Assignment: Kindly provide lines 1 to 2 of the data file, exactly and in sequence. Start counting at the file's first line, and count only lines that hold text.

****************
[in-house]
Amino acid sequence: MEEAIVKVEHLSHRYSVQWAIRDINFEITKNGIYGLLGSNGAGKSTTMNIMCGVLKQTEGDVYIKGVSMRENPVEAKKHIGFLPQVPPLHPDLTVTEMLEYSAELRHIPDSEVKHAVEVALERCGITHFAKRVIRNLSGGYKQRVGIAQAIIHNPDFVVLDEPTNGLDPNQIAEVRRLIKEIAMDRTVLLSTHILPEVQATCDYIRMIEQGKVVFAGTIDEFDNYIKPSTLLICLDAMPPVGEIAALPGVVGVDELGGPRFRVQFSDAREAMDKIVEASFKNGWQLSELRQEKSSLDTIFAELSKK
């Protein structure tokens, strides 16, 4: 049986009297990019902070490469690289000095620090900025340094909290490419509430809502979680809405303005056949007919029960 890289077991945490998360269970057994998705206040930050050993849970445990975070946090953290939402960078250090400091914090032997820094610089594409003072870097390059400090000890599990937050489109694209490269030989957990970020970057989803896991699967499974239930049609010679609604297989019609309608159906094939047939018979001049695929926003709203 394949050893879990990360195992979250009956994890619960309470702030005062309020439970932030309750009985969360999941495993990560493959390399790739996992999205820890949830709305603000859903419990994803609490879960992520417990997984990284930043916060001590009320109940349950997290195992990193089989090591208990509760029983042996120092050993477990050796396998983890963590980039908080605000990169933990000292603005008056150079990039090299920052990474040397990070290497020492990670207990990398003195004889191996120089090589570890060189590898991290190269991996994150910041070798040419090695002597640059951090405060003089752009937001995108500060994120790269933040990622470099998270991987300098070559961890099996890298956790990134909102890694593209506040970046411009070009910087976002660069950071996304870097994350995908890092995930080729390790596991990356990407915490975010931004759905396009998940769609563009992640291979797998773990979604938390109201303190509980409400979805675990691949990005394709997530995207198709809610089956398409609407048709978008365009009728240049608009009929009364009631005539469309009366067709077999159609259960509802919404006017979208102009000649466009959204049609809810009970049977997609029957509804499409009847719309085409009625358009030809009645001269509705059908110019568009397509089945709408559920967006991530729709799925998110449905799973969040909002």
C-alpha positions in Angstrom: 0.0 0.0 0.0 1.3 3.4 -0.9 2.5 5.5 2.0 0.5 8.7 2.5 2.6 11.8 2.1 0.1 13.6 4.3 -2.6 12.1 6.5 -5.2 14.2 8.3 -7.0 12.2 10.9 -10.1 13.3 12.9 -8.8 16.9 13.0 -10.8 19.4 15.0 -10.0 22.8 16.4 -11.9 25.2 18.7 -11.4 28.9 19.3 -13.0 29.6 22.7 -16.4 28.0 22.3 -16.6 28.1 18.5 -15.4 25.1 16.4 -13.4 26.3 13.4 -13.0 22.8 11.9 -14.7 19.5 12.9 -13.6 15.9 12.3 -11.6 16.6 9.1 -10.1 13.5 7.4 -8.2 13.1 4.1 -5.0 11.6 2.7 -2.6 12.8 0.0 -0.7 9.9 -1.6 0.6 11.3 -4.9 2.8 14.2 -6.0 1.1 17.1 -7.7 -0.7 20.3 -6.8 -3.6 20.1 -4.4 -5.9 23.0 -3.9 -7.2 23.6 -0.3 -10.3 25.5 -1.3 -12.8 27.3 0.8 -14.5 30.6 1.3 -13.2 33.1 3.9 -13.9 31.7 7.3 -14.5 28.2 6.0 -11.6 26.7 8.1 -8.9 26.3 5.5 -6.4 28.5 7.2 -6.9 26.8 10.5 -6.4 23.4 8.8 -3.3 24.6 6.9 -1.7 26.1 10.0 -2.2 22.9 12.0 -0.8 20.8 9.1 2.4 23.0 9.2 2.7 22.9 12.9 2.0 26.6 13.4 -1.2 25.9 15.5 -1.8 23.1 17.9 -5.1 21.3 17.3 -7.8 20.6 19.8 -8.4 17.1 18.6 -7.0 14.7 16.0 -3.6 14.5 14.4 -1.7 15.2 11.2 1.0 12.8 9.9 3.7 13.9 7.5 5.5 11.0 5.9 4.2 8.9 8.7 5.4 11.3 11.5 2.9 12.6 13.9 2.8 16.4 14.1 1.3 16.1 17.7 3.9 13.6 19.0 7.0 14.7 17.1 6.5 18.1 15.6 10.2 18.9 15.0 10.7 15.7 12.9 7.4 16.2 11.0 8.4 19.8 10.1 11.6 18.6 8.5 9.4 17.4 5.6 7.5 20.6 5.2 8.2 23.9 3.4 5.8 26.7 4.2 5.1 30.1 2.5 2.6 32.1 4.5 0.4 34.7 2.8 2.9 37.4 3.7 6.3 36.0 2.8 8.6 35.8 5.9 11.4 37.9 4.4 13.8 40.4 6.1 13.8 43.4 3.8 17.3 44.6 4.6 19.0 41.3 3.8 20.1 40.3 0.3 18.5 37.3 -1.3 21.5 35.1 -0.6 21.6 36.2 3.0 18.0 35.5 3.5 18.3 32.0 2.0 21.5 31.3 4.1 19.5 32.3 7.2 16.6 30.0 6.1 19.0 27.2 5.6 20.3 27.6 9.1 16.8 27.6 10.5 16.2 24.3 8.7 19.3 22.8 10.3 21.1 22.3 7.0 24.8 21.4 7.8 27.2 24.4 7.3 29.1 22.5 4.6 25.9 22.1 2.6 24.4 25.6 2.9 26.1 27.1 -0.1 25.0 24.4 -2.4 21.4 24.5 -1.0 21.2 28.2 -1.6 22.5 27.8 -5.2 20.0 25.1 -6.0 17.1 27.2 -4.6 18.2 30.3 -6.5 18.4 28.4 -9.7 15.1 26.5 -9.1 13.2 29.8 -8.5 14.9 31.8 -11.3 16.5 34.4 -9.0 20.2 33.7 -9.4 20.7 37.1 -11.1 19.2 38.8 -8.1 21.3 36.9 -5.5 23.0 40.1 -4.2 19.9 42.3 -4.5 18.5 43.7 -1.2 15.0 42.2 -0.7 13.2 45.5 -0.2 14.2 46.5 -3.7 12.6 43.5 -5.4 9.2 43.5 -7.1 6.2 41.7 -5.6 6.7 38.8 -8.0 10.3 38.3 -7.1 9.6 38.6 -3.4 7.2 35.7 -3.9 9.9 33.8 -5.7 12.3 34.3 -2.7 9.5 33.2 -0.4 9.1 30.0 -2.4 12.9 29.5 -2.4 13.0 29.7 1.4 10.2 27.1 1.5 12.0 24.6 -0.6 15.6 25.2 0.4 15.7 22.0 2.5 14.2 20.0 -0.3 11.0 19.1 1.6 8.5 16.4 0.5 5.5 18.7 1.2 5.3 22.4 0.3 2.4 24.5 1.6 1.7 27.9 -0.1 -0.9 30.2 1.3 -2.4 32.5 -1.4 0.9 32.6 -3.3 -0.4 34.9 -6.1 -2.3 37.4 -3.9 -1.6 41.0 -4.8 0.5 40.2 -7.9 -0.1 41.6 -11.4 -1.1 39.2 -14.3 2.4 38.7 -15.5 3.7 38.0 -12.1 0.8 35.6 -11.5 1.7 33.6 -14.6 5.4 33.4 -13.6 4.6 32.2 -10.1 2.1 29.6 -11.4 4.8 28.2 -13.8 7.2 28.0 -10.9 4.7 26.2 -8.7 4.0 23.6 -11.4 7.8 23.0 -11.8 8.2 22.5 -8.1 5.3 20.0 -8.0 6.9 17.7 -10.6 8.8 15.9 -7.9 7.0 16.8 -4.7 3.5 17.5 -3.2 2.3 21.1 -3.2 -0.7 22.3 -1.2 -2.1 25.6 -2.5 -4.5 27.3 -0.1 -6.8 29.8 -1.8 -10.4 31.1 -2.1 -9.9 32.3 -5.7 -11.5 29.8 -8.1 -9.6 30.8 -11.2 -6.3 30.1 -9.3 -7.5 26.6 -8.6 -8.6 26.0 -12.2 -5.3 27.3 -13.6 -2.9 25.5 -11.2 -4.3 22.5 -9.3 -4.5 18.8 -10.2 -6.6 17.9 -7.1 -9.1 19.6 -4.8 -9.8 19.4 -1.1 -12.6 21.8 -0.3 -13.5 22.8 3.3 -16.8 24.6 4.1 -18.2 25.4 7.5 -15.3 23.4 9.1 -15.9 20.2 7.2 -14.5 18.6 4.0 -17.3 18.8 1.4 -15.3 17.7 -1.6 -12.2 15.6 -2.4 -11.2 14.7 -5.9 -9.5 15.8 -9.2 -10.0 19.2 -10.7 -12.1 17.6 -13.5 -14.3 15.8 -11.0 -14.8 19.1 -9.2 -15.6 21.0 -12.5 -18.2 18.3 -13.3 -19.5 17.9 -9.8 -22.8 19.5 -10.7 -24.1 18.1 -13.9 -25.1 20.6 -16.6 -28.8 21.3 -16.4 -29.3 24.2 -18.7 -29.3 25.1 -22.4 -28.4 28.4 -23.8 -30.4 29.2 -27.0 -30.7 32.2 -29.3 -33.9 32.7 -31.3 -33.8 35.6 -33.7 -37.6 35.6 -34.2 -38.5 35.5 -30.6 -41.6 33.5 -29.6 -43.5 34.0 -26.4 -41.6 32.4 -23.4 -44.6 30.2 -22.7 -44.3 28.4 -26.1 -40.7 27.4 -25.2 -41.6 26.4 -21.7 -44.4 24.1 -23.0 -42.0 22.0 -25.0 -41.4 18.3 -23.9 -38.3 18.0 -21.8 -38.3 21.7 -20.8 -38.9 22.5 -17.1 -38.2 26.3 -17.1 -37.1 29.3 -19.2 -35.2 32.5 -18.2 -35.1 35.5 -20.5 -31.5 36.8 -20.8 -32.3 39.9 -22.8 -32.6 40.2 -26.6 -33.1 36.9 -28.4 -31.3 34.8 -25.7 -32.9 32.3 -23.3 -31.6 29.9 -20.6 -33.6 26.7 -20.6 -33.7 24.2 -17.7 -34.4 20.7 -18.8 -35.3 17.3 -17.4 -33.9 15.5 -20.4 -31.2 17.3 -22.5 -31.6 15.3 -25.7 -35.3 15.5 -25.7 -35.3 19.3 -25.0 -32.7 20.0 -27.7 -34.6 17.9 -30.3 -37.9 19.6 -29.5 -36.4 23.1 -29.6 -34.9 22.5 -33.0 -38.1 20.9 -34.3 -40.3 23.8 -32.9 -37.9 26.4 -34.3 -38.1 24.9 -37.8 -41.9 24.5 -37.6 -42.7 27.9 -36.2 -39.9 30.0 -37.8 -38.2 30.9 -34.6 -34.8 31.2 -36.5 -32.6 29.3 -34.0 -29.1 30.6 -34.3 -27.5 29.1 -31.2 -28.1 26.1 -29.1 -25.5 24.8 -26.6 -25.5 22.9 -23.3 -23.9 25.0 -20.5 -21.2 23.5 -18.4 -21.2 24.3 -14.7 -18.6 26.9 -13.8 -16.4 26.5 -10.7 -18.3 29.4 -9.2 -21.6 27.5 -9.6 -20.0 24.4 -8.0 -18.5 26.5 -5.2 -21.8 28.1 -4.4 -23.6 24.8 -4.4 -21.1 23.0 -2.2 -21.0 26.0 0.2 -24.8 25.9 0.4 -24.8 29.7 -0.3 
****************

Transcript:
[in-house]
Amino acid sequence: MEEAIVKVEHLSHRYSVQWAIRDINFEITKNGIYGLLGSNGAGKSTTMNIMCGVLKQTEGDVYIKGVSMRENPVEAKKHIGFLPQVPPLHPDLTVTEMLEYSAELRHIPDSEVKHAVEVALERCGITHFAKRVIRNLSGGYKQRVGIAQAIIHNPDFVVLDEPTNGLDPNQIAEVRRLIKEIAMDRTVLLSTHILPEVQATCDYIRMIEQGKVVFAGTIDEFDNYIKPSTLLICLDAMPPVGEIAALPGVVGVDELGGPRFRVQFSDAREAMDKIVEASFKNGWQLSELRQEKSSLDTIFAELSKK